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Journal of Environmental Quality Abstract -

A Flow-Through Reactor with an Infinite Sink for Monitoring Desorption Processes


This article in JEQ

  1. Vol. 28 No. 2, p. 537-543
    Received: Nov 19, 1997

    * Corresponding author(s): dirk.freese@agrar.hu-berlin.de
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  1. Dirk Freese *,
  2. Peter G. Weidler,
  3. Daniel Grolimund and
  4. Hans Sticher
  1. Humboldt-Univ. to Berlin, Dep. of Soil Science, D-10115 Berlin Invalidenstrasse 42, Germany;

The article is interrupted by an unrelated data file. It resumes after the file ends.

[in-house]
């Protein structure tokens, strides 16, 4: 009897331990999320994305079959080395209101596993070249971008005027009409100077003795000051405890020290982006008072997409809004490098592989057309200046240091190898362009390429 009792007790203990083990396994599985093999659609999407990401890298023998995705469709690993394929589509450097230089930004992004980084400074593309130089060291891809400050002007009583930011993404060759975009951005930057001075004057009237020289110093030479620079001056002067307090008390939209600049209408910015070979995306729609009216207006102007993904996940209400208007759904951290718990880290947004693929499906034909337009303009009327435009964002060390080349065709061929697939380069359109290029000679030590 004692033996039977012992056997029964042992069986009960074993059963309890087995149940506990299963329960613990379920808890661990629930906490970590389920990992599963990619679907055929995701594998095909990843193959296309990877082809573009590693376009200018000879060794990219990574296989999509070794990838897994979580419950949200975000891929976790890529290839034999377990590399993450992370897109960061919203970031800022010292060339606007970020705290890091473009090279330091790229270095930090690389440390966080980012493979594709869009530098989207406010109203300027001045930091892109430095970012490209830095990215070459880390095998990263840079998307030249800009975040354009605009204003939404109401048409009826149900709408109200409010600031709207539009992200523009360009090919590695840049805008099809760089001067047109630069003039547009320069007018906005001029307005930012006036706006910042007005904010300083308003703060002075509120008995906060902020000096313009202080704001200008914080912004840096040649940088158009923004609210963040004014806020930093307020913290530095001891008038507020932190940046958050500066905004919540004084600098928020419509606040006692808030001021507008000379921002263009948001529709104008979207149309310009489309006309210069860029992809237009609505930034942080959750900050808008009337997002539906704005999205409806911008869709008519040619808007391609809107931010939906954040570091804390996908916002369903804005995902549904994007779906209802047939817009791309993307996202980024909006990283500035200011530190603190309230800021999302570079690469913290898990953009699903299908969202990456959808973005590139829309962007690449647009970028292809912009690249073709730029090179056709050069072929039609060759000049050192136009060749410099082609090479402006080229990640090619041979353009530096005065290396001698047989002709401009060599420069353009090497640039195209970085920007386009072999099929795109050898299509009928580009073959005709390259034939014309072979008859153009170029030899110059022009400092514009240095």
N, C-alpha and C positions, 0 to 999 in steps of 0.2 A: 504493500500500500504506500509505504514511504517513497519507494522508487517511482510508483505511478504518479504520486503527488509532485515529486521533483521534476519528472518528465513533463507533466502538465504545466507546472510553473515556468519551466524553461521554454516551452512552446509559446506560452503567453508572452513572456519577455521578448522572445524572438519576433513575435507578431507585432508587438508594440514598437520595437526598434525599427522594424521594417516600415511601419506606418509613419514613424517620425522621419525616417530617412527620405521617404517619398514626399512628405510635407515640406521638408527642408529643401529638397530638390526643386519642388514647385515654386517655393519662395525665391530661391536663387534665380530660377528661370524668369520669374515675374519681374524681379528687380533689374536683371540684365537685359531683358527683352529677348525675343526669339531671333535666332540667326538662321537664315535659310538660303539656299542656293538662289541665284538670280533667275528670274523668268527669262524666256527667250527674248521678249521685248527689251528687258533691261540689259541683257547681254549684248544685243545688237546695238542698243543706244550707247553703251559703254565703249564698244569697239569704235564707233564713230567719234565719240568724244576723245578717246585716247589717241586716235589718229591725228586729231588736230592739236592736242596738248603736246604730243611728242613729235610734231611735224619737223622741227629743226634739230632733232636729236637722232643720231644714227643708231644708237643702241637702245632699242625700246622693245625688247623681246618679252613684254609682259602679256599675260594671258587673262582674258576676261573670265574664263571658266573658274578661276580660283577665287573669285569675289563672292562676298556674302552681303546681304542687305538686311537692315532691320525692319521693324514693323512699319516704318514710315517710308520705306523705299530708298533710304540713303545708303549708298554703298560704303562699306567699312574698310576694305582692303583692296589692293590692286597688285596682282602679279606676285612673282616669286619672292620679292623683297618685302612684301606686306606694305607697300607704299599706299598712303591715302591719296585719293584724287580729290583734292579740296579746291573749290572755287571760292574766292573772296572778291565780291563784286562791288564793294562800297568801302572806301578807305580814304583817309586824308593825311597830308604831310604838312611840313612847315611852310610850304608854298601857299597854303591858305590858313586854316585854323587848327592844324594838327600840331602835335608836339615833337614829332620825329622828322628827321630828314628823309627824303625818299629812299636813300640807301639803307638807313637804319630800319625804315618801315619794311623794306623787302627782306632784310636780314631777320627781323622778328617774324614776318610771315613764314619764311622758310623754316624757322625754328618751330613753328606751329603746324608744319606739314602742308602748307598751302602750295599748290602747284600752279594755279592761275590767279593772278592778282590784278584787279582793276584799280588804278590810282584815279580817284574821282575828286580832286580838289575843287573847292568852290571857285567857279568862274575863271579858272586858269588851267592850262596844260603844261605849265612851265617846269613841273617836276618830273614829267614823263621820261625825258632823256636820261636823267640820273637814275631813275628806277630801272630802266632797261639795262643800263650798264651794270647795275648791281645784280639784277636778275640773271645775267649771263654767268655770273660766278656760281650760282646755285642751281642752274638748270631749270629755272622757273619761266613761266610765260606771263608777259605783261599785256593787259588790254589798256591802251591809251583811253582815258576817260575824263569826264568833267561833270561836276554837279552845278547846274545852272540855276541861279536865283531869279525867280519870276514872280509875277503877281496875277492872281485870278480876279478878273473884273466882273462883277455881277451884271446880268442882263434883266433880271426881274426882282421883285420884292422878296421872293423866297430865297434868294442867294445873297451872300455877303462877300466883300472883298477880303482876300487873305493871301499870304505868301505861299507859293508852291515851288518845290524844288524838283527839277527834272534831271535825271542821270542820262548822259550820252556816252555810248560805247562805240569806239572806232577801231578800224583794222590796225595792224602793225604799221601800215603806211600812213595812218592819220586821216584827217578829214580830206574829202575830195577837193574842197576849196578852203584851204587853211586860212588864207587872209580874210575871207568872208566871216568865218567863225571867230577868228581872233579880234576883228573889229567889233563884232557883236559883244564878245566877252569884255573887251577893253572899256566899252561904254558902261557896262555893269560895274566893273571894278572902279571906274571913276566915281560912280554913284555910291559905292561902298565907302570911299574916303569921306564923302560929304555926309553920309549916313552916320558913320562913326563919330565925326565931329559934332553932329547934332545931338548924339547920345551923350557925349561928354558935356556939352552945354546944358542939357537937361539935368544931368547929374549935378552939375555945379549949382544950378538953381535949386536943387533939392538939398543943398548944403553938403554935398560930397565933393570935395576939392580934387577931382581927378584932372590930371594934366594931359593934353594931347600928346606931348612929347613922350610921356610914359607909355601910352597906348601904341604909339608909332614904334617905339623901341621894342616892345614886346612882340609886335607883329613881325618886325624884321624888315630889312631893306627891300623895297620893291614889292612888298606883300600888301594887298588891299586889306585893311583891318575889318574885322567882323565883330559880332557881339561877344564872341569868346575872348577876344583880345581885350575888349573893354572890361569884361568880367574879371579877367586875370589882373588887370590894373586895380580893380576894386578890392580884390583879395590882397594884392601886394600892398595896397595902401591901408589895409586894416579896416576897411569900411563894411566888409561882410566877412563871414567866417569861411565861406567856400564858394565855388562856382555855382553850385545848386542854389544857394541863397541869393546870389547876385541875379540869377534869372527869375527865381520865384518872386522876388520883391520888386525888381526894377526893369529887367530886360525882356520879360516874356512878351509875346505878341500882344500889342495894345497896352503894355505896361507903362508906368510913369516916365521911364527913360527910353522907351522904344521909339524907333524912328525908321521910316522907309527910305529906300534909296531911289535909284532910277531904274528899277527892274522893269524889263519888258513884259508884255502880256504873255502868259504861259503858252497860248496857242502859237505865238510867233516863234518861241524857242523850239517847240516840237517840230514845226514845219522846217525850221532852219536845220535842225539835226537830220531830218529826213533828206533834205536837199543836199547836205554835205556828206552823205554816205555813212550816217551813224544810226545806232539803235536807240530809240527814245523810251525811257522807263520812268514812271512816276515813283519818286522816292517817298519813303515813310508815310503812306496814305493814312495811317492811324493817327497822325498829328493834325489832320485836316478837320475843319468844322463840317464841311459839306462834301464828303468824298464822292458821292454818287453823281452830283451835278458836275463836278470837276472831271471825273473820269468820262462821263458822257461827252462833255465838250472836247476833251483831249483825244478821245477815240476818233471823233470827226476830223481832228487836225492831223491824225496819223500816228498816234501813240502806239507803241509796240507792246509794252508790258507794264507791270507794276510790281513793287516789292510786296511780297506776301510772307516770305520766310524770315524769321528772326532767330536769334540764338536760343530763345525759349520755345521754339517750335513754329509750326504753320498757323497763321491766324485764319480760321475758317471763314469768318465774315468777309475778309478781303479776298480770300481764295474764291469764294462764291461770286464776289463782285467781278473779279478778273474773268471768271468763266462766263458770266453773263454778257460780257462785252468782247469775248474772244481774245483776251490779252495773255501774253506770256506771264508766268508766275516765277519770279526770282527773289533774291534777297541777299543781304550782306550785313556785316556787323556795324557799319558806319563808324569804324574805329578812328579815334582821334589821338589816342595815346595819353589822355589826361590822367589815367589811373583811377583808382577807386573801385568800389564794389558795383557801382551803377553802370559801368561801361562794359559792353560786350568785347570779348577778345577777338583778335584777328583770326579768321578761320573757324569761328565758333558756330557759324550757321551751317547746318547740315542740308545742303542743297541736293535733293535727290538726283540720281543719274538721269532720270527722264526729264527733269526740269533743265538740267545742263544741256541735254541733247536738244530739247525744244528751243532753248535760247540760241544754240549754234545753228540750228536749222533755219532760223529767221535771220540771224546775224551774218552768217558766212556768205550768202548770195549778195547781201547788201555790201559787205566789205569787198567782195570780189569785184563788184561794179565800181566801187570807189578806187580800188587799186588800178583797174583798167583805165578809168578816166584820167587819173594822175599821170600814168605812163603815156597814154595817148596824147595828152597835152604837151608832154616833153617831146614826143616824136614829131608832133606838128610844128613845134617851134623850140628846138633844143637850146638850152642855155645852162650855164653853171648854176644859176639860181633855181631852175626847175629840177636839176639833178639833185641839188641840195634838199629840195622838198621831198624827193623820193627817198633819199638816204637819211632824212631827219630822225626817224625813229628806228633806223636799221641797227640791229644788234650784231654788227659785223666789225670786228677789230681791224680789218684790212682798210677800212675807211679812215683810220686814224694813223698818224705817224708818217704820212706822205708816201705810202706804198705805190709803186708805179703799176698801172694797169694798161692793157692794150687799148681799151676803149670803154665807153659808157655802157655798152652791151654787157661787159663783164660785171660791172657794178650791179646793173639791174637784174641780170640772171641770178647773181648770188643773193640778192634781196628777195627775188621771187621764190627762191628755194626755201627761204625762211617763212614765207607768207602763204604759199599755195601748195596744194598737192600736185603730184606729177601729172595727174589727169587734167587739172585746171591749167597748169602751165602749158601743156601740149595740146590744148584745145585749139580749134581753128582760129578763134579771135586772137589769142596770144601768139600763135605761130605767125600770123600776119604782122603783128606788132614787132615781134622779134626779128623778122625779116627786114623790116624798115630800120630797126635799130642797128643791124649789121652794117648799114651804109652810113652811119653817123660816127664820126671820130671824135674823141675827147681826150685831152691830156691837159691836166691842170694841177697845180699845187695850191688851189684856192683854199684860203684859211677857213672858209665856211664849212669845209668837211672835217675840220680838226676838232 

The assessment of elemental release processes in soils are of large interest in soil research. A technique is presented where the advantages of a flow-through reactor are combined with a specific infinite sink. Between the two reactors an electrolyte solution (pH 6) acting as a transport carrier was circulated continuously in a closed-loop setup. To demonstrate the capability of the new technique, phosphate desorption kinetics from different synthetic Fe and Mn hydroxides coated on silica sand were studied. The relative amount of P desorbed increased in the order ferrihydrite (10% of the initially sorbed P) < goethite (20%) << hematite (65%) < Mn dioxide (80%). We suggest that this technique can also be adapted to other issues, for example, desorption of other anions and cations from solid phases (soils and sediments) because the composition of the infinite sink is variable.

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